When averaged across the three previous crops, soybean averaged more seeds/pod in the high input management treatment (2.23 seeds/pods compared with 2.09 seeds/pod in recommended input management) in the conventional cropping system (Fig.3). Furthermore, soybean averaged greater seed weight in the high input management treatment (150.4 mg compared with 144.3 mg in the recommended input management treatment) in the conventional cropping system (Fig.4). In the two previously cited studies, we did not see a seeding rate effect on seeds/pod or seed weight, which is consistent with other studies in the USA. Despite virtually zero disease pressure in 2015 because of the very dry August and first half of September conditions, could the fungicide application have resulted in more seeds/pod and seed weight because of improved plant health? Certainly an increase in seeds/pod and seed weight are the two yield components most likely to be affected by a fungicide application at the R3 stage. We did not, however, observe delayed senescence in the high input management compared with the recommended input management treatment. (It is possible that the higher plant populations offset a potential fungicide effect on delayed senescence.)
If you multiply out the yield components (plants/m2 x pods/plant x seeds/pods x seed weight), the sub-sample yields averaged 51.1 bushels/acre in the high input management compared with 49.0 bushels/acre in the recommended input management treatments. The sub-sample yields were ~5-10% greater than the actual plot yields, and the difference in yield between treatments was only 4.3% instead of the 9% difference in plot yields. Nevertheless, we feel that the sub-sampled data provide us with insight on how soybean responded to high input management (fewer pods/plant with higher seeding rates and more seeds/pod and seed weight perhaps because of the fungicide application?).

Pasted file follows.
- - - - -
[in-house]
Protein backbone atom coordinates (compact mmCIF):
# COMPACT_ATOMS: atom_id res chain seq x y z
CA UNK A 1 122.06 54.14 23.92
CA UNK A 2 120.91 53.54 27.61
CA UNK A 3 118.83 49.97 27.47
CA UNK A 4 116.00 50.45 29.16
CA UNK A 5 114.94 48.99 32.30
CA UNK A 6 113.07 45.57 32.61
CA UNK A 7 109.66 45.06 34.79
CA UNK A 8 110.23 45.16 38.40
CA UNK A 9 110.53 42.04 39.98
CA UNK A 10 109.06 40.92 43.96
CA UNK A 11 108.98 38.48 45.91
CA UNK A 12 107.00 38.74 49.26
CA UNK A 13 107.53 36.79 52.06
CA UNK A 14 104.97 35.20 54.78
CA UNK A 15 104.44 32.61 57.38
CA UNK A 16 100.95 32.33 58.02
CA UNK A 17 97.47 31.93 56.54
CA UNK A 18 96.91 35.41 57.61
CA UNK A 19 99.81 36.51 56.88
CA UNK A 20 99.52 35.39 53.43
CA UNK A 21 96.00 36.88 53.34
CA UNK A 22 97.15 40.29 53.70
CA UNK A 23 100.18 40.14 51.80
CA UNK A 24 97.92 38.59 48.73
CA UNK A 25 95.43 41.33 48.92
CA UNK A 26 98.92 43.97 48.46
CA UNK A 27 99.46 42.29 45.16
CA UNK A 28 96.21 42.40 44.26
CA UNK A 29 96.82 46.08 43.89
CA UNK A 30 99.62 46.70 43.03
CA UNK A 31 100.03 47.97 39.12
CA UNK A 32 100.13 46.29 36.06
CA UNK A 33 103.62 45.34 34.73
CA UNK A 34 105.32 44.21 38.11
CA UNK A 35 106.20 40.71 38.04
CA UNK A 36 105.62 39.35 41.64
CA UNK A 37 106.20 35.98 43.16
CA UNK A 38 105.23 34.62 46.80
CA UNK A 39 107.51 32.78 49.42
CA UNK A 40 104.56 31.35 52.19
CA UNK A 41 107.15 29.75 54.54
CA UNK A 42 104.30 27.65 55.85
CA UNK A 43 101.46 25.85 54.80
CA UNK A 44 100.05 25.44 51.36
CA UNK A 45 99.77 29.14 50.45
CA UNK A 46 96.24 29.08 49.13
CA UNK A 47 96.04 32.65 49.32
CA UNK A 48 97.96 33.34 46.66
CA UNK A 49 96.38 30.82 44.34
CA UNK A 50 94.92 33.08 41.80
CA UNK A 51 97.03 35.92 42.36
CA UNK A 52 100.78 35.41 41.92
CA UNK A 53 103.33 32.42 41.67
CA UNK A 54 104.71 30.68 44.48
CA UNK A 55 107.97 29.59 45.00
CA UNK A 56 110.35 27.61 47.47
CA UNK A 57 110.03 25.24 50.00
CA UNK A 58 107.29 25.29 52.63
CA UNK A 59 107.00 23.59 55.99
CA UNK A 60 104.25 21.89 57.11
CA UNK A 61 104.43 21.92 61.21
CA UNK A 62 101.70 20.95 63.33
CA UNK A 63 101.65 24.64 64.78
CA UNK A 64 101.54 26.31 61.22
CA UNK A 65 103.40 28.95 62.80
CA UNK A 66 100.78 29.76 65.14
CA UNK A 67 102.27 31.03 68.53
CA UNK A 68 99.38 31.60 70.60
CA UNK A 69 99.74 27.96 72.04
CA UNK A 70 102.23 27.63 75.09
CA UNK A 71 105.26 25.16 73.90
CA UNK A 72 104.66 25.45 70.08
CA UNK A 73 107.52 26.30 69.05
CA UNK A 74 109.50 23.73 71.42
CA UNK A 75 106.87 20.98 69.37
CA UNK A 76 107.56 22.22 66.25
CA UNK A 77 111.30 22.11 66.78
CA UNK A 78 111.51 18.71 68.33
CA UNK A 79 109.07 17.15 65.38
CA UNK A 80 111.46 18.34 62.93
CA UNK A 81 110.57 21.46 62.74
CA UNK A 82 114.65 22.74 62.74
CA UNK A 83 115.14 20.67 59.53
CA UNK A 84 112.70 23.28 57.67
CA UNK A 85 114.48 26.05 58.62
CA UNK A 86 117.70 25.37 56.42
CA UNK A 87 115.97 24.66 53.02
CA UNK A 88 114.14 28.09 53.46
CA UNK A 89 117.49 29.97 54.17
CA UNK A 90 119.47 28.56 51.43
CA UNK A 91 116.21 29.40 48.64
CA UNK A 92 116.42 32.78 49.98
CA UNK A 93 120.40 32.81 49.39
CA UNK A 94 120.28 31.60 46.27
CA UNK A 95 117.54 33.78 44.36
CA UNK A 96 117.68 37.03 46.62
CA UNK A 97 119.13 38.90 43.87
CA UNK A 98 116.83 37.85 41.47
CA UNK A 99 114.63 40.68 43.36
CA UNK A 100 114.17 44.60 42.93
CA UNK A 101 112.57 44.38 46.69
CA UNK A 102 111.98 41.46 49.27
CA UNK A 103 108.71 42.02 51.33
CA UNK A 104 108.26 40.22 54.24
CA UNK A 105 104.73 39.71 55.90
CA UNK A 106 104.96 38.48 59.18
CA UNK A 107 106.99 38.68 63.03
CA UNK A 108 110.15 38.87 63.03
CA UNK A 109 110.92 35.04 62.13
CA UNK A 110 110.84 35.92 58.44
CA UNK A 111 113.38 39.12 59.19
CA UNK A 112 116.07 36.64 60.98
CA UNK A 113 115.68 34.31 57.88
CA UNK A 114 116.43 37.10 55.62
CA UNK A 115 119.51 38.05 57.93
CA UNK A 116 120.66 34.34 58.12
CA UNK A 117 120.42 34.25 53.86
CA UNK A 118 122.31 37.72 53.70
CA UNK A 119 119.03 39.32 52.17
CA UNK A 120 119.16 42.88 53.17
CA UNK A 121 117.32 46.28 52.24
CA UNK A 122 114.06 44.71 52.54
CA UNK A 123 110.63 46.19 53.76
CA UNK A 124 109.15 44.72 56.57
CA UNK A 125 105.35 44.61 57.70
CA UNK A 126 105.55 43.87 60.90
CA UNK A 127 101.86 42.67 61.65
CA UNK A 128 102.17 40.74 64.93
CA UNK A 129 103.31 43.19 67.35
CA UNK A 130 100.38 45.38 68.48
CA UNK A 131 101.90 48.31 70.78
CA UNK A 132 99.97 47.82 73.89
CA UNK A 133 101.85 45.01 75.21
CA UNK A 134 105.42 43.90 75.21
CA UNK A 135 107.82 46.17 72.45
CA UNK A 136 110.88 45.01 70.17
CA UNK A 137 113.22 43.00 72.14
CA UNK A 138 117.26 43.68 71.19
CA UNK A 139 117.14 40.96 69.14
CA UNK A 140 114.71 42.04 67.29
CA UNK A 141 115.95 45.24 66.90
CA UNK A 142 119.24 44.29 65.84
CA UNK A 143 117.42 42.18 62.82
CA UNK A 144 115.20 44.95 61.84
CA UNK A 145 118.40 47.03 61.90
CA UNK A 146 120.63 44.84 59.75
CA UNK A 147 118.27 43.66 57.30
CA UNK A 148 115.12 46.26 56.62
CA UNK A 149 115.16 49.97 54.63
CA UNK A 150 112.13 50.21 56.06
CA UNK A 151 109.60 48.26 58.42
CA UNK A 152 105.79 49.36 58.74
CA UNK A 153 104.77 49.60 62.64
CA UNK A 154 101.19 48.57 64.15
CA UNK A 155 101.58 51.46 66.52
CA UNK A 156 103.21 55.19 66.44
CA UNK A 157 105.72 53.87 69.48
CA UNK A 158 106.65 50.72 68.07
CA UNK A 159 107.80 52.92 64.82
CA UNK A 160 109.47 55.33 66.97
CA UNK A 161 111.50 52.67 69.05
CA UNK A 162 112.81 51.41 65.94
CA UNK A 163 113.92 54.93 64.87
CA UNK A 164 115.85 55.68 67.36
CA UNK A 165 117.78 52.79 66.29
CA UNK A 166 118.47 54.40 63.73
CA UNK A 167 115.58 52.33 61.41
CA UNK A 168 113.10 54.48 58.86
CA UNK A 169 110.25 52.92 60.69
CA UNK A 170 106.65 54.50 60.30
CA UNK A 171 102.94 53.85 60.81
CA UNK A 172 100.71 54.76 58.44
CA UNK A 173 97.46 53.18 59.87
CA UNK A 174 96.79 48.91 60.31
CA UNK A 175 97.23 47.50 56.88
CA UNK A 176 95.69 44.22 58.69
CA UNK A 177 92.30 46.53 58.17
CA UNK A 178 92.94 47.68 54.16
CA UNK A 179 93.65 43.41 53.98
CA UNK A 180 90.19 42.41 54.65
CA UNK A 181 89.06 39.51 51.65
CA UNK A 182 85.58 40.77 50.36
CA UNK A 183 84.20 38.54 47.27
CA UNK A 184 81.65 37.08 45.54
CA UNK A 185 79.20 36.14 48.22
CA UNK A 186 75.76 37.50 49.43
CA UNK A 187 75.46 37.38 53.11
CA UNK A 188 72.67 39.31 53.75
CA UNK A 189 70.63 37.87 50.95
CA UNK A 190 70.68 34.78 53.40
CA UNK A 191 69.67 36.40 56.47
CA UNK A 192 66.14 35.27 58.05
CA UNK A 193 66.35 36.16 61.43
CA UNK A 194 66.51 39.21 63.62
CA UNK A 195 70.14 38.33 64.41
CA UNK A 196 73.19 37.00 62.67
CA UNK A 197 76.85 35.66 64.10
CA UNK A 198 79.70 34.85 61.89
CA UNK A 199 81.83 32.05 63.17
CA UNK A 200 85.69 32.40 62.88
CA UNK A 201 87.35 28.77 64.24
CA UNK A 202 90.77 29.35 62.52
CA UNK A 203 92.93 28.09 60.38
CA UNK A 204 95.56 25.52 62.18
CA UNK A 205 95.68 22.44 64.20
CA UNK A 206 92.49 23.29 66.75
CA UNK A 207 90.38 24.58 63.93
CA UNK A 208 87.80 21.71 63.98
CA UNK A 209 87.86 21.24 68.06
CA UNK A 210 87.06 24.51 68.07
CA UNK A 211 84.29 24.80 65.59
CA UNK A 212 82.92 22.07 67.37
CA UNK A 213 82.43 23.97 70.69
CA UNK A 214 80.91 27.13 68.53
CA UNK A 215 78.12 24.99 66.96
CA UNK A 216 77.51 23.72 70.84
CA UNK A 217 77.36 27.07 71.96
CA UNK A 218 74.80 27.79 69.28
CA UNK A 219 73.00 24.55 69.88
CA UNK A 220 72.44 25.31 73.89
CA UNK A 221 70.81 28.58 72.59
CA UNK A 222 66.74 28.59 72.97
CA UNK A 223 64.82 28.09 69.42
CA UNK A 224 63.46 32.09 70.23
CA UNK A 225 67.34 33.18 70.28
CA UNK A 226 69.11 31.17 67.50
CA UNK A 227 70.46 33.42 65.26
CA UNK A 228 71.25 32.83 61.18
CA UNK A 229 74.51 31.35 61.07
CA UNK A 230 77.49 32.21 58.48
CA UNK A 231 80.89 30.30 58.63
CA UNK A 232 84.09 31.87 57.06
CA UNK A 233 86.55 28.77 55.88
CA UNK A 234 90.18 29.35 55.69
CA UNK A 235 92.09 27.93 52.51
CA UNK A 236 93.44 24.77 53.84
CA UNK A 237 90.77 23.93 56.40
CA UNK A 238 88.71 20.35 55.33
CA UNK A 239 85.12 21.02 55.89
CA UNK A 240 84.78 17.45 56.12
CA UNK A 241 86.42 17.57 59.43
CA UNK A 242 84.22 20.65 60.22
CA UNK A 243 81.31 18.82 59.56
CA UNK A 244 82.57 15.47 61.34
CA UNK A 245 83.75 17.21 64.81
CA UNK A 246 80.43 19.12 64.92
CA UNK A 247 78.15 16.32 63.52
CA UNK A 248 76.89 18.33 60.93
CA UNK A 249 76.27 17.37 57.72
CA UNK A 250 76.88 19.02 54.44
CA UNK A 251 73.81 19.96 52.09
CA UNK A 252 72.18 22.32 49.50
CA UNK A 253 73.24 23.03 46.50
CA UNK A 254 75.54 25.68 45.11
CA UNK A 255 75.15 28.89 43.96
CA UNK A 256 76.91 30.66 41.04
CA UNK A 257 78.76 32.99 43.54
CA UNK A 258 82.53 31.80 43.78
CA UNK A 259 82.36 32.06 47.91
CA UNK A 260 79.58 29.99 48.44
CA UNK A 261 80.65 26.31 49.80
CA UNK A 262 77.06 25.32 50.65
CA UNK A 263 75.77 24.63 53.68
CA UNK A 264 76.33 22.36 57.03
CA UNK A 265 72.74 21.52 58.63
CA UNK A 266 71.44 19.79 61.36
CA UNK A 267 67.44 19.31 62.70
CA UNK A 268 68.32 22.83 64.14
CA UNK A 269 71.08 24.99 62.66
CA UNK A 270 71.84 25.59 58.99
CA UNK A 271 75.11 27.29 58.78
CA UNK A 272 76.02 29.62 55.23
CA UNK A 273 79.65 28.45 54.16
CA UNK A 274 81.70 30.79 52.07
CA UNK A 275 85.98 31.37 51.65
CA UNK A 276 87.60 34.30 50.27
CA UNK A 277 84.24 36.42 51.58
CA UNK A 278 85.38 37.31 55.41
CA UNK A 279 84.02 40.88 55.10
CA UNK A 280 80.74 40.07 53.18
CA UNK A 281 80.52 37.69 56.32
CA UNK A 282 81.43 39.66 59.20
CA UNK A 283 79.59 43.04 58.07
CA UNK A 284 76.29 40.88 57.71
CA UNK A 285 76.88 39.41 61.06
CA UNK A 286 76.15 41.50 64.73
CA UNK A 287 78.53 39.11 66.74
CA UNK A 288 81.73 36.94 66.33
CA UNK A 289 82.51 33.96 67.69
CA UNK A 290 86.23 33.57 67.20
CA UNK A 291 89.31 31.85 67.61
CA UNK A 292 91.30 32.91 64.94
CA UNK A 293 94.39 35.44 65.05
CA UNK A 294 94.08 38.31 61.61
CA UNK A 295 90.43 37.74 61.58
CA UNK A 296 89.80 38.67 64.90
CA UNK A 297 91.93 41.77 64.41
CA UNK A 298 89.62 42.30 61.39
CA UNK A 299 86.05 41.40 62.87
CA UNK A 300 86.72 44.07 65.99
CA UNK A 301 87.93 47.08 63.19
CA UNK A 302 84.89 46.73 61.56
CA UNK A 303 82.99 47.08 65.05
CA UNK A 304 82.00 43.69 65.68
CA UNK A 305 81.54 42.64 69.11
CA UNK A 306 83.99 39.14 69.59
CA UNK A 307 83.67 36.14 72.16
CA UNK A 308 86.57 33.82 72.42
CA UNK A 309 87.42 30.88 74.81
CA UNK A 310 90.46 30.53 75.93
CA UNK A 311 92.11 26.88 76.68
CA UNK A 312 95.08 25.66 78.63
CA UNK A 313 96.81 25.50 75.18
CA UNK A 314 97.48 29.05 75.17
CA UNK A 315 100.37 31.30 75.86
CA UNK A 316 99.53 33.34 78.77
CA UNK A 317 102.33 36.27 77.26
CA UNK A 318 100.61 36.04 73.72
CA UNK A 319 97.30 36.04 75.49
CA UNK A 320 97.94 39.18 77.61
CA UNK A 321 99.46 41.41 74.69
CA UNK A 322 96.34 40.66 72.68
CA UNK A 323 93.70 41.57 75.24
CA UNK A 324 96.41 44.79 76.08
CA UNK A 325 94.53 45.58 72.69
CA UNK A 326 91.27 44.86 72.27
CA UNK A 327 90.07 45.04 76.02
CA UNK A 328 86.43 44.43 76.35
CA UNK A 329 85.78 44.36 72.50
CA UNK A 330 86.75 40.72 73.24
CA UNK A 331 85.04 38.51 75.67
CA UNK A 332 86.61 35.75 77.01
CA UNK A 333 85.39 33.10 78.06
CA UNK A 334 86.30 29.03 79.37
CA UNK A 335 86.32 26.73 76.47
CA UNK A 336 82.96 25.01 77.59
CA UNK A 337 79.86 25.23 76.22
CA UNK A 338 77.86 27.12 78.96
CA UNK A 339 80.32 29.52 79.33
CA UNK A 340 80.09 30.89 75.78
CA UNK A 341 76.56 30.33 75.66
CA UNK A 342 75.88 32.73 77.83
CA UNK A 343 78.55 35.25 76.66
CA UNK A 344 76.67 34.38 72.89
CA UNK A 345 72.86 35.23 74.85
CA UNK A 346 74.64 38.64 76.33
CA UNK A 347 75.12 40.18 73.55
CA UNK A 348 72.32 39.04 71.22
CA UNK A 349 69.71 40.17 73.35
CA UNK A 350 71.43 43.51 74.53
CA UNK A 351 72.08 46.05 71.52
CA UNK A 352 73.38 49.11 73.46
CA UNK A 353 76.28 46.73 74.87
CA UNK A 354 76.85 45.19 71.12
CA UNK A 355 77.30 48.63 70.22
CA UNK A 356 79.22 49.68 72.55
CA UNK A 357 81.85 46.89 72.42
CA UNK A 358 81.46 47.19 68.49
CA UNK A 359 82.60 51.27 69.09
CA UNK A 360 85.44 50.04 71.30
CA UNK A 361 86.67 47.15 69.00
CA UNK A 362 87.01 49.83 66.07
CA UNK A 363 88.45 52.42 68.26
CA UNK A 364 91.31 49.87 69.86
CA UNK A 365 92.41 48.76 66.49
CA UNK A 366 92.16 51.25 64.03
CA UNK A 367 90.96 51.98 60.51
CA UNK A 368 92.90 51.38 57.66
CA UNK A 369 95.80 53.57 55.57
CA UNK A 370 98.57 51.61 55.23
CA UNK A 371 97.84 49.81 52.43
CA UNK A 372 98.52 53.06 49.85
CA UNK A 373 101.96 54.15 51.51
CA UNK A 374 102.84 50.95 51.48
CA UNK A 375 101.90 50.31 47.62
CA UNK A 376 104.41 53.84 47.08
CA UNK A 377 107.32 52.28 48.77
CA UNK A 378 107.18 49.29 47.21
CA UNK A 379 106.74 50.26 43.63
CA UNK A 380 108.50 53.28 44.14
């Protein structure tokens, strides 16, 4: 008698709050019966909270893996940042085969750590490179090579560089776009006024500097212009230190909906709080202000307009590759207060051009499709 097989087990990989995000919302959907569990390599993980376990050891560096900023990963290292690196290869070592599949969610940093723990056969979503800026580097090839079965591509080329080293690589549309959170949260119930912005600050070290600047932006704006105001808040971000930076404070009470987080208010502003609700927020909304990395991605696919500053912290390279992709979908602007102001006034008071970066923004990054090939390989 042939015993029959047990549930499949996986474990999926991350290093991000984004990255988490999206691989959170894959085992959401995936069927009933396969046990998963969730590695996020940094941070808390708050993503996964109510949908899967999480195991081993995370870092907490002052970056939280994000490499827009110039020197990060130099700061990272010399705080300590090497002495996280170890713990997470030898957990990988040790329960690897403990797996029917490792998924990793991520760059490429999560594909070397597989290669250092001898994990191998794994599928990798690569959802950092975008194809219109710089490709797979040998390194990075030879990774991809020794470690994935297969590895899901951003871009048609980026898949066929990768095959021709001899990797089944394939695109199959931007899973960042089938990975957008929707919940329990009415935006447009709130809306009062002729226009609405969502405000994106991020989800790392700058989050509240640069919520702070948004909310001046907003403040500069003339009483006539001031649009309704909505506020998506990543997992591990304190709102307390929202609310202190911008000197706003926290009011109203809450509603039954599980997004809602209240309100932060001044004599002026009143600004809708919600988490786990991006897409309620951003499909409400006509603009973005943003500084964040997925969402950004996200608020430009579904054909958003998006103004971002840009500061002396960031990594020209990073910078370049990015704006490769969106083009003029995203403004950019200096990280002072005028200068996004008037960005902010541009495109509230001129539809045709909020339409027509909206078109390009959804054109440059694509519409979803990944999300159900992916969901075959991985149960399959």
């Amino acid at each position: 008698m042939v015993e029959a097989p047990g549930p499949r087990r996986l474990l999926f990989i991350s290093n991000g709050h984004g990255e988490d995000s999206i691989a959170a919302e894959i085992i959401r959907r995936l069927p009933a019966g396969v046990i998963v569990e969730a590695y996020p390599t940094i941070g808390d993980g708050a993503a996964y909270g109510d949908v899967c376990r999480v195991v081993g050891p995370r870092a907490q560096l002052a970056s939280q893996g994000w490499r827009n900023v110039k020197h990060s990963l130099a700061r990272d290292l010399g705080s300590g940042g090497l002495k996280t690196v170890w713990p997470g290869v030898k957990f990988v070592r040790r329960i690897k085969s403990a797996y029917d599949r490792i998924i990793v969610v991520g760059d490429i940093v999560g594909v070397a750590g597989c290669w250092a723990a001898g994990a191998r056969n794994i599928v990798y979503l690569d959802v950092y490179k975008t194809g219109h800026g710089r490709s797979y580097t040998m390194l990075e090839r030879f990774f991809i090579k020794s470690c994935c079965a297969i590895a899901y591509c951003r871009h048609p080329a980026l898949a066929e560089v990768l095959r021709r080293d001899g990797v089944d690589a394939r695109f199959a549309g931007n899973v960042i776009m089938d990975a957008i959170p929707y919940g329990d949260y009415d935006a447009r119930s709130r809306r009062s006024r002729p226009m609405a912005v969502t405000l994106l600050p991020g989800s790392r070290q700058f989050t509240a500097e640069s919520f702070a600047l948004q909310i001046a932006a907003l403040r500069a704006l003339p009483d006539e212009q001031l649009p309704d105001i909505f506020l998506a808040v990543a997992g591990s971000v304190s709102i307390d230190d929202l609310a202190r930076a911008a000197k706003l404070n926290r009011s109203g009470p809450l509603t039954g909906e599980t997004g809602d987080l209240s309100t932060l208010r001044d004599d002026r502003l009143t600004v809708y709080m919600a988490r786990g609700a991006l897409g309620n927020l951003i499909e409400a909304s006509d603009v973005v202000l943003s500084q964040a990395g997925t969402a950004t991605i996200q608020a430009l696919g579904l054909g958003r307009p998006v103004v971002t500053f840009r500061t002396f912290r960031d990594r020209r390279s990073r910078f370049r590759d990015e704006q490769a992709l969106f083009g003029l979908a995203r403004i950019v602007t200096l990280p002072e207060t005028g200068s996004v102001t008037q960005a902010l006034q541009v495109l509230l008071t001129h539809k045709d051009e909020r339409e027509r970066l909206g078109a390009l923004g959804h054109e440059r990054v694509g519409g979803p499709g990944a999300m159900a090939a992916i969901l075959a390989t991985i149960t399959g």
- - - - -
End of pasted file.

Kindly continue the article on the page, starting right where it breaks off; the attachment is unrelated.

We will continue this study for two additional years to see if there is indeed a response to fungicide application in the presence of high seeding rates. Currently, it is pure speculation that a fungicide application at the R3 stage resulted in more seeds/pod and greater seed weight in soybean. Nevertheless, an increase in seeds/pod and seed weight would be the two most likely yield components that an R3 fungicide application would affect. As noted previously, the 9% yield advantage did not result in an increase in partial profit. Furthermore, we avoided the harvest rows when applying the fungicide application at the R3 stage. In a production field, an R3 fungicide application would probably result in some yield reduction, associated with mechanical damage of the crop, especially with spray booms less than 90-120 feet in width, reducing the magnitude of the potential yield response. We are looking forward to 2 more years of research on this topic.